Place des Festivals transformed

Place des festivalsPlace des festivals has been transformed by a setting created by Michel Marsolais. He has permeated it with the cosmic vision of the First Peoples and drawn upon the inspiration of contemporary Indigenous artists who convey the rich spiritual and artistic heritage of the land in their own style.

A visual and light show has been created specially for Pésence autochtone, including a multimedia creation by Caroline Monnet and Sébastien Aubin of the collectif AM.

Meaningful architecture

The great central teepee evokes the vertical axis uniting the sky, the earth and the underwater world. At the apex, a goose in flight recalls the birds that carried Atahensic, the Skywoman, on the first day of the world. At ground level, the turtle represents the sea world and her shell the earth’s crust, which she carries on her back.

The longhouse is architecture in the Iroquois tradition, thus very typical of Montreal.

The teepees (Amerindian nations) and the tupik (Inuit) are forms of textile architecture evoking the prairies, the taiga and the tundra.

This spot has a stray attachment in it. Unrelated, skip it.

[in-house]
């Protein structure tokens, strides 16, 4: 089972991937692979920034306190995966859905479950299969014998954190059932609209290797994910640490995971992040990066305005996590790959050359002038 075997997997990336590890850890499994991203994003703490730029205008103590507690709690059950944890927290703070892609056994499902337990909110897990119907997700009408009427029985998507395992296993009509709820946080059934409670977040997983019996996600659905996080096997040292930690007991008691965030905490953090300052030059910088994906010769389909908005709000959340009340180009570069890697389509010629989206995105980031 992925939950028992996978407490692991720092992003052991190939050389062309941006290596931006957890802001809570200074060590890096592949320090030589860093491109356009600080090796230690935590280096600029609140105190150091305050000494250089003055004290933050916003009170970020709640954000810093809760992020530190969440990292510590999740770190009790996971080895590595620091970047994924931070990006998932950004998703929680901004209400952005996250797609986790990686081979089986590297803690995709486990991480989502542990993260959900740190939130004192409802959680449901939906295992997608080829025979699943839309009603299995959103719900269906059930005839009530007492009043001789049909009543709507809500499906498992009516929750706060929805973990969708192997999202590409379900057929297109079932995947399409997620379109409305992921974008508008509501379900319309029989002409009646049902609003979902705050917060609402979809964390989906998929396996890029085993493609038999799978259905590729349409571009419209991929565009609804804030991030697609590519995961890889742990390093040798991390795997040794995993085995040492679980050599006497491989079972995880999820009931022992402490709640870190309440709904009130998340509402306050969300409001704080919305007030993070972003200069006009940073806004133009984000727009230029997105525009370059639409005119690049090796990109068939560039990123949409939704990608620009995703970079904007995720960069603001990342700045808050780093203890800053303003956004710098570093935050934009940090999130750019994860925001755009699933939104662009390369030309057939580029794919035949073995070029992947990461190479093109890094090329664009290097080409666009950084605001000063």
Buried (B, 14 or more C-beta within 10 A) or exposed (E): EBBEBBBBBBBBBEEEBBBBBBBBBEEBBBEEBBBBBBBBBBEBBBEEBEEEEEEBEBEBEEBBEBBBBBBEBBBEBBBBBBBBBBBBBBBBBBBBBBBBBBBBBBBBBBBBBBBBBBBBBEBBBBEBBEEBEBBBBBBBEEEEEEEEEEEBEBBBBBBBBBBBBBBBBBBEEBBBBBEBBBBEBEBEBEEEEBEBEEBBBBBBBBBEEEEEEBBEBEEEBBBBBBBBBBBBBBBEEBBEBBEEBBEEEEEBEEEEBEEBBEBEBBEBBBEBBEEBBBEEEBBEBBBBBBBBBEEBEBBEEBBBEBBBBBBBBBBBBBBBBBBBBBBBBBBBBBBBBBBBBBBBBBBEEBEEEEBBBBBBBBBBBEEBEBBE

The cervids in the fountains are references to the animal kingdom and the nourishing forest; the water sprays represent the soul that instils life into creation.

Place des FestivalsPlace des Festivals

Wall projections

From Thursday August 3 to Sunday August 6
From 9:00 pm to 11:00 pm, alternately, each evening.

A luminous visual setting has been specially designed for our 2014 edition by the Anishinable artist Caroline Monnet from the AM collective. Her geometric frames and vivid colours are drawn straight from the visual heritage of Amerindian imagination. From 9pm to 11p.m., alternating, every day.

A sequence created by Michel Poulin (Athanor) is an homage to Mother Earth as Amerindians see her. The video refers to the birth of the world, the first spark of life, Missinak the turtle’s crossing, up to our world. A performance bridging the gap between tradition and modernity, from the roots (tradition, memory) to the tree (the human community) and treetop branches reaching to the future. From 9 p.m. to 11 p.m, alternating, every day.

Tradntional arts honoured

Thursday, Friday, Saturday and Sunday afternoons

The drums of the Buffalo Hat Singers, the traditional dances (with Barbara Diabo and her InterNation troupe, Alan Harrington and the Ray Deer Family Mohawk Dancers) and the fire where game meats are grilled express our attachement to Mother Earth and our belonging to the unity of living things. In the shadow of the great teepee, whether they are Mohawk, Naskapi, Inuit, Atikamekw ou Innu, the artists take up the thread uniting us to the ancestors whose spirit continnues to live in contemporary creation.